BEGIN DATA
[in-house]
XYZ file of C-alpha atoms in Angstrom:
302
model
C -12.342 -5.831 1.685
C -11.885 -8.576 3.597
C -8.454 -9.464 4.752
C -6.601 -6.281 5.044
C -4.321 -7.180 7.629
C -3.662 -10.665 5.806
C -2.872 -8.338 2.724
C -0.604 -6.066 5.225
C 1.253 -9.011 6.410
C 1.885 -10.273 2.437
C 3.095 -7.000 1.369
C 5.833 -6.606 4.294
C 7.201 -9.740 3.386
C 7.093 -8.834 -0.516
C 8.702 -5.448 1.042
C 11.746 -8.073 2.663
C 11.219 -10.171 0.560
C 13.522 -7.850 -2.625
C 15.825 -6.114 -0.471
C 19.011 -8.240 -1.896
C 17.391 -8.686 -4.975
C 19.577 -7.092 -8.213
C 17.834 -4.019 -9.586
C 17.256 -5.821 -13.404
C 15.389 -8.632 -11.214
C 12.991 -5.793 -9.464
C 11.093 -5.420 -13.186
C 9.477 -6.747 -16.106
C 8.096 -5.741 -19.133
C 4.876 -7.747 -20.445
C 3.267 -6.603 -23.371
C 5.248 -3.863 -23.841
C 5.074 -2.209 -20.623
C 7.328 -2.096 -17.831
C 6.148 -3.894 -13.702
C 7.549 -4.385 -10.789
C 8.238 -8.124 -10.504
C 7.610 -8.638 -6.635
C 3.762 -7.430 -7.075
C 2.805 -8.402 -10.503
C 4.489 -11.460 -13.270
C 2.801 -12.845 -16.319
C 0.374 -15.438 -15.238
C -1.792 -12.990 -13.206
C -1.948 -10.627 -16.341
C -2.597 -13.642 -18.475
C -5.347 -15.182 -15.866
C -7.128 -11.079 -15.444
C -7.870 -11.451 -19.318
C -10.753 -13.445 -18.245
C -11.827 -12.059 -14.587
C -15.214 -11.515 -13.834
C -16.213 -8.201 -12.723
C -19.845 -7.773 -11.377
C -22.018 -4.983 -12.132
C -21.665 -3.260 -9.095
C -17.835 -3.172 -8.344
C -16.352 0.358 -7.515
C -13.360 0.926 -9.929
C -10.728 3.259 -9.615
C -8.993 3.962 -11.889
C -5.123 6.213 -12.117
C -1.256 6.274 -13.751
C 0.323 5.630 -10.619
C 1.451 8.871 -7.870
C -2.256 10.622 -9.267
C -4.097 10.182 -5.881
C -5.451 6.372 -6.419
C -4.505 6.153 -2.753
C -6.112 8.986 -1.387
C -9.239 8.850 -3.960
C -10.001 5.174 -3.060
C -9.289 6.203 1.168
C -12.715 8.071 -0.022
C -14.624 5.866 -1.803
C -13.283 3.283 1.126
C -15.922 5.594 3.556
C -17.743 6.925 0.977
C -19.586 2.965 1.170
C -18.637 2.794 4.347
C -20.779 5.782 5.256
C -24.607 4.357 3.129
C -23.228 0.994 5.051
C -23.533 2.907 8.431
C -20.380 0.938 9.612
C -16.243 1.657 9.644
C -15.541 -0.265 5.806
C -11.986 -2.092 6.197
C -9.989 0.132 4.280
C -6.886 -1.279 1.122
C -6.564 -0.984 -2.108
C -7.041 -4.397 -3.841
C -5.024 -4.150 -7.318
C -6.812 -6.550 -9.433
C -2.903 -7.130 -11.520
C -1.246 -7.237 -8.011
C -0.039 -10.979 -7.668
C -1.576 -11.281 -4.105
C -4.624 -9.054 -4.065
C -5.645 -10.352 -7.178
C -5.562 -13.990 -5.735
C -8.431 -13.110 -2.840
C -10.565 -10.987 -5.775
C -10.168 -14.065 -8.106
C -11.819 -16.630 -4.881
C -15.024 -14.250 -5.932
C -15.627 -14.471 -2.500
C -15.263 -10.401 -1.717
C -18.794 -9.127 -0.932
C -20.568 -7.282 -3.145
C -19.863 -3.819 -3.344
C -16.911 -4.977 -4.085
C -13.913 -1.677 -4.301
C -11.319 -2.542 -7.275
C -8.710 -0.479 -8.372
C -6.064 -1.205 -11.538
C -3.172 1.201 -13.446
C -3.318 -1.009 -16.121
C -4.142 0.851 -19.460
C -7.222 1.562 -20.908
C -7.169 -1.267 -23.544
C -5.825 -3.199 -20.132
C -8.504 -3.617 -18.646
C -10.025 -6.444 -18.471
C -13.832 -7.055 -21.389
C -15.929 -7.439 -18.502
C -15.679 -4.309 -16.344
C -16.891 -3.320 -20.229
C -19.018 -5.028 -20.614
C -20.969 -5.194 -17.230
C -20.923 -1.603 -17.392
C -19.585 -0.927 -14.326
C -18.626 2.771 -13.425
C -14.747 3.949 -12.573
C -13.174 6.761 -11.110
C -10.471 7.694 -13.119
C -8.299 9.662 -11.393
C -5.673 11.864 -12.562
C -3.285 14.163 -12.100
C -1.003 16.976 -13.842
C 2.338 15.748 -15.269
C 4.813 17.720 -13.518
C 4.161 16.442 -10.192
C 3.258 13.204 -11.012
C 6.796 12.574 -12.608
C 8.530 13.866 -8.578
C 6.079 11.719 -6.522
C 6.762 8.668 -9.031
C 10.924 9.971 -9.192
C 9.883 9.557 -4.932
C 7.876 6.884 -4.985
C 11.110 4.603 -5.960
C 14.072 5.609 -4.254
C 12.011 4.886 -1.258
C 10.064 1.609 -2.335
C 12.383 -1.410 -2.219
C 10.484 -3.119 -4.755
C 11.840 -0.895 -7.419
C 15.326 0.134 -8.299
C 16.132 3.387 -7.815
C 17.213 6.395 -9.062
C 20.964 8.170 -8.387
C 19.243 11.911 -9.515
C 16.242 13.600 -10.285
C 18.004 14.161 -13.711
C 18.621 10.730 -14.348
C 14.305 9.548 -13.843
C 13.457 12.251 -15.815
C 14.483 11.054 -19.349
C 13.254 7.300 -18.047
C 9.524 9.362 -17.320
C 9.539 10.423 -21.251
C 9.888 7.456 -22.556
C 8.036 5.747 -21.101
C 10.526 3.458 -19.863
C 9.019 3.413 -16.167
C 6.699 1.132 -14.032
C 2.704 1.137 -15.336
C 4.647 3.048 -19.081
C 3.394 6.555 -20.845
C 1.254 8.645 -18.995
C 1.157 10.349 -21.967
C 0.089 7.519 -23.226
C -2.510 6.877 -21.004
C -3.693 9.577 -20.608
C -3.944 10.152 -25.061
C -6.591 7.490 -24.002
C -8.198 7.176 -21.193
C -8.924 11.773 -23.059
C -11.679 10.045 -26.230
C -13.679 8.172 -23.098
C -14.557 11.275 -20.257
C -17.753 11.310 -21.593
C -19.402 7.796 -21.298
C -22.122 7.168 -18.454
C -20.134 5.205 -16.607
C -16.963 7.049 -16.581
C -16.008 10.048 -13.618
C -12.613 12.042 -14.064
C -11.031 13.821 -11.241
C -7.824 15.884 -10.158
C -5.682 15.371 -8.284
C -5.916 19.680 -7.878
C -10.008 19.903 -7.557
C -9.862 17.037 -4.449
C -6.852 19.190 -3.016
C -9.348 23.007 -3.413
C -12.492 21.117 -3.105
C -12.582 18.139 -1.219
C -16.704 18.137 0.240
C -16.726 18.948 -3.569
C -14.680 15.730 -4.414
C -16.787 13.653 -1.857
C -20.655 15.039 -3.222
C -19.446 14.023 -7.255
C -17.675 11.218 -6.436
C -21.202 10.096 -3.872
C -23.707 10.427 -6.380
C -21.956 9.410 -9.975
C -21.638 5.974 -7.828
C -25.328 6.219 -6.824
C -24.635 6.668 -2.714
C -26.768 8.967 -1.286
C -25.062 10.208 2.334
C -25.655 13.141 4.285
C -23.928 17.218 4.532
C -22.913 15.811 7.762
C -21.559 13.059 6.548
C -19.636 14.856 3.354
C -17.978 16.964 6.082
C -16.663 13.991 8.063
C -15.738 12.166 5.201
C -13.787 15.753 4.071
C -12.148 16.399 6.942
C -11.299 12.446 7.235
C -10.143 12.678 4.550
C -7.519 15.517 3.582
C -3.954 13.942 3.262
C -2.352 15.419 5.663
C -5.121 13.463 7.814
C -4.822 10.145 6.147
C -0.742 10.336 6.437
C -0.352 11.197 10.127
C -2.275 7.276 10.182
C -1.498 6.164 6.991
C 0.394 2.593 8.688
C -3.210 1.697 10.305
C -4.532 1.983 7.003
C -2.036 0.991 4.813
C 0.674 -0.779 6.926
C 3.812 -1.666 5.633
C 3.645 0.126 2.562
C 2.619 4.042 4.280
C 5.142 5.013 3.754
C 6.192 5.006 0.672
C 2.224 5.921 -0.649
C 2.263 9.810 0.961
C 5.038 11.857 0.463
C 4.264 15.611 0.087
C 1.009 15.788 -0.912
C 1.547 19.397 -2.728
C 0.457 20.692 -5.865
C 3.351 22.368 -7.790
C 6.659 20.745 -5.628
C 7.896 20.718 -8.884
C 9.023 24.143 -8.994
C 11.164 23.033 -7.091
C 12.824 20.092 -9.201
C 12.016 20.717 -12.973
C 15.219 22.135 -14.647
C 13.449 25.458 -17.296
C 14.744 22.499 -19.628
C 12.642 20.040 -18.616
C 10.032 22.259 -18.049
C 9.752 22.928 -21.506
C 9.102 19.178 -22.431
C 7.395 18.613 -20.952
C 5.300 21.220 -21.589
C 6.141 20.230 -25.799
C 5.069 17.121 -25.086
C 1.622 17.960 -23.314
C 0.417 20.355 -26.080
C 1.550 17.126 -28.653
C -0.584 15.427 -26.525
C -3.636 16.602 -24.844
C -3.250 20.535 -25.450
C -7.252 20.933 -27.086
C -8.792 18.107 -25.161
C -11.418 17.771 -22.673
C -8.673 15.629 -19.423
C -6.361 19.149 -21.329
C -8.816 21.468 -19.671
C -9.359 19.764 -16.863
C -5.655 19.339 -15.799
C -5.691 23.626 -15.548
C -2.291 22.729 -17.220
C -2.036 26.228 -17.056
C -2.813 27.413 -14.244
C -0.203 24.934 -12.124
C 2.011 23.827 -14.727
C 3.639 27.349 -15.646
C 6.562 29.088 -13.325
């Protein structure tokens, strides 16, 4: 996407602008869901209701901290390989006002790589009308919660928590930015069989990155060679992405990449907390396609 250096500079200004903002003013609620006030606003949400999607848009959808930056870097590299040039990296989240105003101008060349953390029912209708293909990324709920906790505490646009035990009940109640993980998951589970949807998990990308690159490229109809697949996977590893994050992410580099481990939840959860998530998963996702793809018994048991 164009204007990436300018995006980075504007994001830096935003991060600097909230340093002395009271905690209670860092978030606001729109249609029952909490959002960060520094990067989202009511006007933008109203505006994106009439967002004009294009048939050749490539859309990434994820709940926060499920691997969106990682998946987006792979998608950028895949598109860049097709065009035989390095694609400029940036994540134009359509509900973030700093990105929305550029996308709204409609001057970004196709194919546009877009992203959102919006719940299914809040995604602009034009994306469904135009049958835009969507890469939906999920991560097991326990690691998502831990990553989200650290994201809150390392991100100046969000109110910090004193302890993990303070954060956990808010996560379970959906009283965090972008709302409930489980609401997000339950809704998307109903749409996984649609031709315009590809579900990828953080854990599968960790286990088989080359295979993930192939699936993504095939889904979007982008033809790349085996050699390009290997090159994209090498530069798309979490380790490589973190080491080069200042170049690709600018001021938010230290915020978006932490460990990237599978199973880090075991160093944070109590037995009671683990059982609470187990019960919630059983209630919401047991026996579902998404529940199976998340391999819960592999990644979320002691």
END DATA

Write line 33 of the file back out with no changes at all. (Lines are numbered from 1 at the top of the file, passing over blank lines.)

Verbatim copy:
C 8.096 -5.741 -19.133